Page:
In graduate school, I fell in love with a visiting (and married) professor, something I realized was a cliché. Worse yet, I got pregnant. Cue the after school special music. Who could I blame but the father, an Irish poet who disdained birth control? Something about the commandments “Thou shalt pull out,” he joked, and mostly, he did. Mostly.
The pregnancy test seemed like a joke. I survived a high school boyfriend, three English majors in college, five broken condoms, and dozens of one night stands. When I saw the positive sign appear, I shook it again, trying to get a different read.
Instead of telling the poet about the pregnancy, I quit going to class and spent most of my time reading true crime books. The nastier the story, the better I liked it. I especially loved the ones where the victim escaped at the last second. She gnawed through the rope with her teeth, threw a vial of a perfume in her captors’ eyes and then ran naked, wearing only flip flops, to safety. Take that! I thought giddy with hormones.
Hours evaporated while I hunched in the window seat of my apartment, turning the pages and devouring stale marshmallow bunny Peeps by the packet full. The books had titles like The Killer in Me and Dead before Dawn, worlds away from the crap I was supposed to be reading for my Master’s Degree in Women’s Studies. These were not literary works. They were grisly tell-alls with dime-sized drops of blood splattered on the covers— stories about twin girls discovered in pieces in car trunks, a severed finger wedged in the “W” pages of a dictionary, a woman’s decapitated head peering white-eyed from a fish tank full of guppies. They were mostly Midwestern tragedies that ended with descriptions of weeping mothers and jaw-clenched fathers—true tales where no one was saved and the bodies often stayed missing.
I ate them up and went back for more.
* * *
I lived in South Philly at the time, on a street littered with Pabst beer cans and used condoms. The main sound effects at nights were cars gunning and men yelling, “Fuck you, puta!” But the rent was just about affordable on my stipend, so I ignored the groaning plumbing, the brown stains on the ceiling, and the moldy basement where parts of the wall pulled away when I brushed by leaving dust on my sleeves.
Feral cats multiplied in the backyards of that neighborhood. I saw two of them often— a huge orange tom and a small, teenage-looking female, also orange with white spots; a cat a child would name Patches or Ginger. I gave her smelly cans of tuna fish knowing it was a mistake, because then, she would never leave.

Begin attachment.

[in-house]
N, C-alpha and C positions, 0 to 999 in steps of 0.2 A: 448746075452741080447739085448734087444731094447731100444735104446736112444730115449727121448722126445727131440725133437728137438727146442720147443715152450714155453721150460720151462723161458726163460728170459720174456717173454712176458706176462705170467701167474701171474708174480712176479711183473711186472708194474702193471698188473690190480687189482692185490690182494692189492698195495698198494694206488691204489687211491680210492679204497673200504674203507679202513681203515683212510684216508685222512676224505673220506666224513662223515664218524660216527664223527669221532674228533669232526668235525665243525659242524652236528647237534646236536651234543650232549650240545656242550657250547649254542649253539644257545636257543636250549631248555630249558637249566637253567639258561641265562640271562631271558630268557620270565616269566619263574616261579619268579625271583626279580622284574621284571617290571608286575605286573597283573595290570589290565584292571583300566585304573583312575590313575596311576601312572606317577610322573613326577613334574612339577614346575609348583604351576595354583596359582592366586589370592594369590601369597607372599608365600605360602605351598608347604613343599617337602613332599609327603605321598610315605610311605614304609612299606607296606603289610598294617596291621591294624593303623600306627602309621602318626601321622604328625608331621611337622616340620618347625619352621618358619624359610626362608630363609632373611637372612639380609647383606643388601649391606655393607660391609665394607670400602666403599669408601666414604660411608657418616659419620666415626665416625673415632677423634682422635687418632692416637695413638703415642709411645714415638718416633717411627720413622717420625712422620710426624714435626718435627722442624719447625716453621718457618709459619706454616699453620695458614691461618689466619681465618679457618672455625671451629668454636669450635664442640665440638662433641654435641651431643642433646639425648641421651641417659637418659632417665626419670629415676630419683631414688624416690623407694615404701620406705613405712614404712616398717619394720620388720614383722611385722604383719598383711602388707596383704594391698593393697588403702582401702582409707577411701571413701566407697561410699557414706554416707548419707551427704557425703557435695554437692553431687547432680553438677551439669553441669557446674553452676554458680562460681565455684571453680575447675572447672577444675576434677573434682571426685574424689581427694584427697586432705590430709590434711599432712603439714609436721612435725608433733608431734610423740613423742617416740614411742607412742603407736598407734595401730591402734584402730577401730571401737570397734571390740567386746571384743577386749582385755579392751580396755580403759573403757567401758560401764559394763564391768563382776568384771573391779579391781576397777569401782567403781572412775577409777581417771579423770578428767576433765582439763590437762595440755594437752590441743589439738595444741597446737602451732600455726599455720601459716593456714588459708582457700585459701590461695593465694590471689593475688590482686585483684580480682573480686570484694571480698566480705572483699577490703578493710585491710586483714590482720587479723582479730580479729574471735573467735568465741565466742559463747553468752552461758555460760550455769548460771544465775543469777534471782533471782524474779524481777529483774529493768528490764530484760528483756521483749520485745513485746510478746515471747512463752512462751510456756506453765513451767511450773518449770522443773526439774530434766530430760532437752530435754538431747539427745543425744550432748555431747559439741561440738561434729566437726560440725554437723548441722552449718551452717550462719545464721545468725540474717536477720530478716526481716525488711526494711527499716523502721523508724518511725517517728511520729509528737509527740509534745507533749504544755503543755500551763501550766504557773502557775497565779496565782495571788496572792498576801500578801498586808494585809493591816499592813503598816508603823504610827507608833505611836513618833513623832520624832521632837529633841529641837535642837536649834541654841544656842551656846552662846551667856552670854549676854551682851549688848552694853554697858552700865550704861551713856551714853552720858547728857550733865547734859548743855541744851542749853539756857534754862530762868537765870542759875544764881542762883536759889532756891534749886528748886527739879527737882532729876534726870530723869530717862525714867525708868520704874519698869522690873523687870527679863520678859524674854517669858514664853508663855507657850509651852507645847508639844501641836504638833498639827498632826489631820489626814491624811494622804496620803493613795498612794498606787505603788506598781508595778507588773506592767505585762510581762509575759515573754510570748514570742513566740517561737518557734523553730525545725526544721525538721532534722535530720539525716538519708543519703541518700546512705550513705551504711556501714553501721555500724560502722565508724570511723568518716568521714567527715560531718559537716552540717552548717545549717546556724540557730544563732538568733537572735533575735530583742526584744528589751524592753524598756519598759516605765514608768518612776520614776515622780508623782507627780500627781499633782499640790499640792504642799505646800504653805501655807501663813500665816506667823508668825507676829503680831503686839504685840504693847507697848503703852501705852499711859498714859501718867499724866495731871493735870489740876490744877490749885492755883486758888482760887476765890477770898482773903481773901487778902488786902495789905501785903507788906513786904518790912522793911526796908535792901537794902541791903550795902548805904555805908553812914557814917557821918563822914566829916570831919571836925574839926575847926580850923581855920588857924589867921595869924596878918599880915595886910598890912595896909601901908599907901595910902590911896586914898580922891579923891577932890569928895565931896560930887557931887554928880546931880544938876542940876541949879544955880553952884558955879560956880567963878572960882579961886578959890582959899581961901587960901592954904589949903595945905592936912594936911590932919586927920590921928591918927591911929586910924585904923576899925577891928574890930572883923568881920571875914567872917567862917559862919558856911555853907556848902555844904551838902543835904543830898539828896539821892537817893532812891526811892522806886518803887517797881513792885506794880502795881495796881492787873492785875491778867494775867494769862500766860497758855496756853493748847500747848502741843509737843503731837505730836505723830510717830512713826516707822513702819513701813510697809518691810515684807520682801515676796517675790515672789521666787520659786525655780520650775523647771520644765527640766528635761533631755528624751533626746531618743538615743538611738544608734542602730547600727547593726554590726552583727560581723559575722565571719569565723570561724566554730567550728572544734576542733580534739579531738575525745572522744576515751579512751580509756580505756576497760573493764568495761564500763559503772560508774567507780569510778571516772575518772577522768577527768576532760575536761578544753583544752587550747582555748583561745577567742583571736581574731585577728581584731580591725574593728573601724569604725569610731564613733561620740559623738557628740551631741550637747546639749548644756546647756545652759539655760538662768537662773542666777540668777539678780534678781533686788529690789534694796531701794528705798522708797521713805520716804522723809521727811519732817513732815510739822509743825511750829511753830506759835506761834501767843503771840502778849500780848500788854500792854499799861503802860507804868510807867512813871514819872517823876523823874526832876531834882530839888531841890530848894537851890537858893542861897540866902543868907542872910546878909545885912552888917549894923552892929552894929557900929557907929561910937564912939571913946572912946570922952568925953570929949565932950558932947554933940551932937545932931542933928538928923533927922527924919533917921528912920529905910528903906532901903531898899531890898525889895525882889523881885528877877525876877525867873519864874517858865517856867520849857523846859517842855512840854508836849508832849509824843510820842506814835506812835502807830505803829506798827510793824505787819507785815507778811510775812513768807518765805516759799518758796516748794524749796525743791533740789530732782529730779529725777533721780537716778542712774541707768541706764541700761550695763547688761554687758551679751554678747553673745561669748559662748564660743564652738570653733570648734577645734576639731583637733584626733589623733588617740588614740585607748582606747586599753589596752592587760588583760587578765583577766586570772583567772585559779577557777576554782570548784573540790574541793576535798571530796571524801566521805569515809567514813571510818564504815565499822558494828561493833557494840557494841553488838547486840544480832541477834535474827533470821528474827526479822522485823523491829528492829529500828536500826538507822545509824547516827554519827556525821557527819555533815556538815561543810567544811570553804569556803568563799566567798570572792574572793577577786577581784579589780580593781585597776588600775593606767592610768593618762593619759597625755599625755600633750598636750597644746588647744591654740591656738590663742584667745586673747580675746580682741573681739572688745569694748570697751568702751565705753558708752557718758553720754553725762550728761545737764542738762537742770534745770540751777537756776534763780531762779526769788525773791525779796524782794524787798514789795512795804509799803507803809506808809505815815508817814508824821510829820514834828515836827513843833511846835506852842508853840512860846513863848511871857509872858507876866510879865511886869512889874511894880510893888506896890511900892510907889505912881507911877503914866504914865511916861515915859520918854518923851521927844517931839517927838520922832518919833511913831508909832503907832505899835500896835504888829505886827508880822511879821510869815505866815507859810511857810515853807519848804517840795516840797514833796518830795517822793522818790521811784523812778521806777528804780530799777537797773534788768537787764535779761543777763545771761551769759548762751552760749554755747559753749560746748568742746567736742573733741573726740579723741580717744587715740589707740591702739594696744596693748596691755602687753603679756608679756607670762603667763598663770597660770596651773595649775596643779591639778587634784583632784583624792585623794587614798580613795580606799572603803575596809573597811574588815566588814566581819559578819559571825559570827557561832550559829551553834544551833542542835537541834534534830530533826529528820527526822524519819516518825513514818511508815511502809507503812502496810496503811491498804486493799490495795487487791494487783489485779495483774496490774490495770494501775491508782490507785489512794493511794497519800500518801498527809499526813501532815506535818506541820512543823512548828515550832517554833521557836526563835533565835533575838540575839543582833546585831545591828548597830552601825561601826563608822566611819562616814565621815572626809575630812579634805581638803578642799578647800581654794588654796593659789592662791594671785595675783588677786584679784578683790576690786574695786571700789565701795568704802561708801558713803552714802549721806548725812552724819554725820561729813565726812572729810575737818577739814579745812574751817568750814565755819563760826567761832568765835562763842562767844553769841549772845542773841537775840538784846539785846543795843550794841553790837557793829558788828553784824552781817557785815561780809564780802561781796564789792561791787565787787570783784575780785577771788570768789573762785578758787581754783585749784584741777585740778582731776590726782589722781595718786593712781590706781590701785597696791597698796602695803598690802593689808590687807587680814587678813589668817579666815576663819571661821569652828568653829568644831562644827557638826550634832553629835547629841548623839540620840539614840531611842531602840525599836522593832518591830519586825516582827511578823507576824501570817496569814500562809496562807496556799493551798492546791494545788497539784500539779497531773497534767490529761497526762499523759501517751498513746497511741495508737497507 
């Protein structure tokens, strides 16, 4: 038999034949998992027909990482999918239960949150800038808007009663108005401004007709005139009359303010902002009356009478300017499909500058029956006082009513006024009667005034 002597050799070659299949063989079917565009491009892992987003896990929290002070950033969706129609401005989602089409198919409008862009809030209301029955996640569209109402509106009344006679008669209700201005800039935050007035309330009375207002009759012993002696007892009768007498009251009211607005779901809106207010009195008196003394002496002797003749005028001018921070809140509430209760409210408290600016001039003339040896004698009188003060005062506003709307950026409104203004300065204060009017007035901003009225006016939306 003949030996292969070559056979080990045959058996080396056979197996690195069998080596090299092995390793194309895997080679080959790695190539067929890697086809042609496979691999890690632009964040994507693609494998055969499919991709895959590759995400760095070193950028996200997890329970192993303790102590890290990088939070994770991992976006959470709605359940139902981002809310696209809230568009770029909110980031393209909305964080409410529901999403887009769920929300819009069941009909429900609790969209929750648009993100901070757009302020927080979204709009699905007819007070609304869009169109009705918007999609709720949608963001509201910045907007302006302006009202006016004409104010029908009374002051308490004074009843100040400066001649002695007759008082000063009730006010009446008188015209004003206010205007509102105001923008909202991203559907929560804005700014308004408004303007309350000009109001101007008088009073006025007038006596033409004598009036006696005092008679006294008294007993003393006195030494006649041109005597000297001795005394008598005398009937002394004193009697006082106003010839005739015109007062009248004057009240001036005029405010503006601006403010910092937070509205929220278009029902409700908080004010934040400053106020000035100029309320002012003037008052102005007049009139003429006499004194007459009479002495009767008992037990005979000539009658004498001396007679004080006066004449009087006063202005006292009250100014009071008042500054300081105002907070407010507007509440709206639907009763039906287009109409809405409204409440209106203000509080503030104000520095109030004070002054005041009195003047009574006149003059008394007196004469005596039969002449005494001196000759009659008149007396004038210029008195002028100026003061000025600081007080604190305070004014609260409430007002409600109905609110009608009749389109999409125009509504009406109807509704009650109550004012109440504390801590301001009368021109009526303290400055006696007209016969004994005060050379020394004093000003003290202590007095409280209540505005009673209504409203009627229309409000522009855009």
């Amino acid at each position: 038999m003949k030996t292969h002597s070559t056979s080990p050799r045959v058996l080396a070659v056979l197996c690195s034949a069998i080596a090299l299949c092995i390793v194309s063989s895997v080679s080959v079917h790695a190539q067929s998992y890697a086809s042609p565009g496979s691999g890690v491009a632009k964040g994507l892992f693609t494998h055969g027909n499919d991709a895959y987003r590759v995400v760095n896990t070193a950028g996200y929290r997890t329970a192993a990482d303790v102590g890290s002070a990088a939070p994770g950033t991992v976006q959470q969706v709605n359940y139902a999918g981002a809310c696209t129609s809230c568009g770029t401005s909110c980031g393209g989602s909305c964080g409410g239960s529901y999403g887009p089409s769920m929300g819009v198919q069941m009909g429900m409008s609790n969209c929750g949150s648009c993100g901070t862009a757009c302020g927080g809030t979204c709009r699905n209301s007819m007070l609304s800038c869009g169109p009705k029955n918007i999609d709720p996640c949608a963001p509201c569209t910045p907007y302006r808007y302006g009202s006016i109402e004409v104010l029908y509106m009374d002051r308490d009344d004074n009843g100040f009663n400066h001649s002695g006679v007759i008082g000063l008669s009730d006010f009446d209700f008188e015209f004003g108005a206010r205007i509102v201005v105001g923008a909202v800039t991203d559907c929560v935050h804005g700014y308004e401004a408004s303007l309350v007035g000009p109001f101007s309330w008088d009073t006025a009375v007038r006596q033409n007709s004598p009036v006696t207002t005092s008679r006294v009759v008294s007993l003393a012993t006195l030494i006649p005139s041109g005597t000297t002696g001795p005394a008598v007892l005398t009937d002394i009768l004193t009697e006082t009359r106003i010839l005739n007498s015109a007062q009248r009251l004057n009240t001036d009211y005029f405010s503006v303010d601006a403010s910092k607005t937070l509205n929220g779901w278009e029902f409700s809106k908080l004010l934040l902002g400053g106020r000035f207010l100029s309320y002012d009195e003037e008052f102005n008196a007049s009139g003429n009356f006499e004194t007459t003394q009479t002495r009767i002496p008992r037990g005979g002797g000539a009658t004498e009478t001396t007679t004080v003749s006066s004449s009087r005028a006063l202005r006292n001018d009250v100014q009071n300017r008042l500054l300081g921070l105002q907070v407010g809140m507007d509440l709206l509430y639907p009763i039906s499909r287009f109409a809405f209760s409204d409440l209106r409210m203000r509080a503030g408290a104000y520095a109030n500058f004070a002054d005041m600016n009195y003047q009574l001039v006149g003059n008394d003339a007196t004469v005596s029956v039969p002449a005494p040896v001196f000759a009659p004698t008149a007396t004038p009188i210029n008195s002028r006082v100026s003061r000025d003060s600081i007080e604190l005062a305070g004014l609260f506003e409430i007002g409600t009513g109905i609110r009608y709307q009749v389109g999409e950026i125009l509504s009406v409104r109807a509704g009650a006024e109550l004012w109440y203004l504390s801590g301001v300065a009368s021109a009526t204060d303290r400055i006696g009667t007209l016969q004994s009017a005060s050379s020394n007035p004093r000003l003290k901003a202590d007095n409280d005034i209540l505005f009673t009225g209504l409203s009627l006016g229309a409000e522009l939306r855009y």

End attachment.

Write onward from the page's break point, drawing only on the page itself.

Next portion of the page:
One morning, while I was staring at the pile of dirty dishes in my sink, I glanced into the back yard and saw her move across the patio wall with something dangling from her mouth. I thought at first it was a mouse or a baby squirrel she’d killed. Squinting, I realized it was a newborn kitten. The mama cat went by with three more of them, hurrying as though late for an important meeting.
* * *
Later that week during a rainstorm, I skipped my evening class, “Women’s Bodies: The Skeletal Remains of Gender,” to build a makeshift shelter out of a discarded piece of plywood that had turned up in the basement and two wooden crates stuffed with an ugly brown and orange afghan made by my now dead grandmother. I set it up on the back patio with no real hope that the cat would use it. After it got dark, I tiptoed outside and leaned down to look into the shelter. Yellow eyes glowed back at me. She hissed. I counted four small wiggling bodies— all nursing— and left her alone.
* * *
The next night, after missing class again and failing to present my paper on Le Fanu’s In a Glass Darkly, I drank an entire bottle of silty red wine and called the married man on his secret cell phone—In bed, he liked to move his hands carefully over my skin, saying things like, This is your patella, your clavicle, your cranium.”
“Something is wrong with me,” I said to him, only slightly slurring.
The line buzzed. In the background, I heard a roar of laughter, and then what sounded like a cork popping in the distance. I recalled his wife, a thin, anemic violinist with a mane of black hair streaked through with white.
I pictured him hulking around the lobby of the Walnut Street Theater, waiting for her to finish with the orchestra. He was a giant of a man with broad shoulders, a sloping nose, and dark hair that fell across his forehead in a boyish cowlick. He didn’t like being tall, so he was often hunched over, as though perpetually ducking through doorways. In my bed, his feet dangled over the edge of the frame.
After a moment, he said, “Are you ill or are you just feeling down?” He sounded authoritative, fatherly, just as he had in his lecture “Crime and Horror in Elizabethan Poetry.”
I heard a woman in the background, her voice going up at the end of her sentence. It was likely his wife, the one who could never give him children. I hung up and ran to the bathroom to get sick in the toilet, observing myself from a distance as a pulp fiction author might: The woman realized that she had made a mistake. Maybe a big one…
* * *
He liked me to scratch him in bed. He liked me to use my nails to leave long lines in his skin. He called me his “Tyger, Tyger, burning bright.” I wondered what his wife would think. How could he talk his way out of those marks? I imagined that they never slept together anymore. That’s what I believed at the time.